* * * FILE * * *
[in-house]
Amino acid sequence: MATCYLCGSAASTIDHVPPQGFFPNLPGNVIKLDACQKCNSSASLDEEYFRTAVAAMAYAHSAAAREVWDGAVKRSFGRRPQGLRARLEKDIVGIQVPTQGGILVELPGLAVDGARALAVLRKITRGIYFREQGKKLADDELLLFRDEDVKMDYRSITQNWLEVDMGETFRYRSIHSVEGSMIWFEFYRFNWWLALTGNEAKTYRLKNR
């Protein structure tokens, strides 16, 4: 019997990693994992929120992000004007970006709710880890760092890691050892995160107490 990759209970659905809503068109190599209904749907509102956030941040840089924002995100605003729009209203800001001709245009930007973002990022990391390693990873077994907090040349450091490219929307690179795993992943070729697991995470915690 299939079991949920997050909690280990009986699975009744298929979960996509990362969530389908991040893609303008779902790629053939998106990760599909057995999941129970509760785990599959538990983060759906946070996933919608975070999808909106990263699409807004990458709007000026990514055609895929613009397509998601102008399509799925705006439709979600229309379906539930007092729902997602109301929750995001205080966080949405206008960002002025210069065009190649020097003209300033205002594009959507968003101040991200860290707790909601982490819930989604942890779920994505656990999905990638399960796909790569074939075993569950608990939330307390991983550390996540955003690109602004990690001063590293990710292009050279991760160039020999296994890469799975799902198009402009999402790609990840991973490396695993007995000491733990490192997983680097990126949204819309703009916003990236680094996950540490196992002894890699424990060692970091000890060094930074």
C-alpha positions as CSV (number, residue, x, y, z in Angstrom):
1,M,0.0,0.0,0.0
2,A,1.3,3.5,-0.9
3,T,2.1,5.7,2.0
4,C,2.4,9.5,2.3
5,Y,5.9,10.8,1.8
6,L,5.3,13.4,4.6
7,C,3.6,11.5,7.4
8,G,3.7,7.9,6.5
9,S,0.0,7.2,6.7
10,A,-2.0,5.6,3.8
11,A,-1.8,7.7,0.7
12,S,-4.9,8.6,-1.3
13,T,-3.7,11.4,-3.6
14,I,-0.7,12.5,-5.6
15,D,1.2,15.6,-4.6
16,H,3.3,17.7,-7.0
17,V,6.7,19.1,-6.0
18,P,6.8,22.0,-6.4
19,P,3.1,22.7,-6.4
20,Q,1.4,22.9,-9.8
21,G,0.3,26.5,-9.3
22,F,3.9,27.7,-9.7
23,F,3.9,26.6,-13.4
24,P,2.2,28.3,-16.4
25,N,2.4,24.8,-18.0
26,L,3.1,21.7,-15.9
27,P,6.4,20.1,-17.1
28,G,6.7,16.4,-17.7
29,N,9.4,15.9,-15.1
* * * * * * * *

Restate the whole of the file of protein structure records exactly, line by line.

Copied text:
[in-house]
Amino acid sequence: MATCYLCGSAASTIDHVPPQGFFPNLPGNVIKLDACQKCNSSASLDEEYFRTAVAAMAYAHSAAAREVWDGAVKRSFGRRPQGLRARLEKDIVGIQVPTQGGILVELPGLAVDGARALAVLRKITRGIYFREQGKKLADDELLLFRDEDVKMDYRSITQNWLEVDMGETFRYRSIHSVEGSMIWFEFYRFNWWLALTGNEAKTYRLKNR
């Protein structure tokens, strides 16, 4: 019997990693994992929120992000004007970006709710880890760092890691050892995160107490 990759209970659905809503068109190599209904749907509102956030941040840089924002995100605003729009209203800001001709245009930007973002990022990391390693990873077994907090040349450091490219929307690179795993992943070729697991995470915690 299939079991949920997050909690280990009986699975009744298929979960996509990362969530389908991040893609303008779902790629053939998106990760599909057995999941129970509760785990599959538990983060759906946070996933919608975070999808909106990263699409807004990458709007000026990514055609895929613009397509998601102008399509799925705006439709979600229309379906539930007092729902997602109301929750995001205080966080949405206008960002002025210069065009190649020097003209300033205002594009959507968003101040991200860290707790909601982490819930989604942890779920994505656990999905990638399960796909790569074939075993569950608990939330307390991983550390996540955003690109602004990690001063590293990710292009050279991760160039020999296994890469799975799902198009402009999402790609990840991973490396695993007995000491733990490192997983680097990126949204819309703009916003990236680094996950540490196992002894890699424990060692970091000890060094930074």
C-alpha positions as CSV (number, residue, x, y, z in Angstrom):
1,M,0.0,0.0,0.0
2,A,1.3,3.5,-0.9
3,T,2.1,5.7,2.0
4,C,2.4,9.5,2.3
5,Y,5.9,10.8,1.8
6,L,5.3,13.4,4.6
7,C,3.6,11.5,7.4
8,G,3.7,7.9,6.5
9,S,0.0,7.2,6.7
10,A,-2.0,5.6,3.8
11,A,-1.8,7.7,0.7
12,S,-4.9,8.6,-1.3
13,T,-3.7,11.4,-3.6
14,I,-0.7,12.5,-5.6
15,D,1.2,15.6,-4.6
16,H,3.3,17.7,-7.0
17,V,6.7,19.1,-6.0
18,P,6.8,22.0,-6.4
19,P,3.1,22.7,-6.4
20,Q,1.4,22.9,-9.8
21,G,0.3,26.5,-9.3
22,F,3.9,27.7,-9.7
23,F,3.9,26.6,-13.4
24,P,2.2,28.3,-16.4
25,N,2.4,24.8,-18.0
26,L,3.1,21.7,-15.9
27,P,6.4,20.1,-17.1
28,G,6.7,16.4,-17.7
29,N,9.4,15.9,-15.1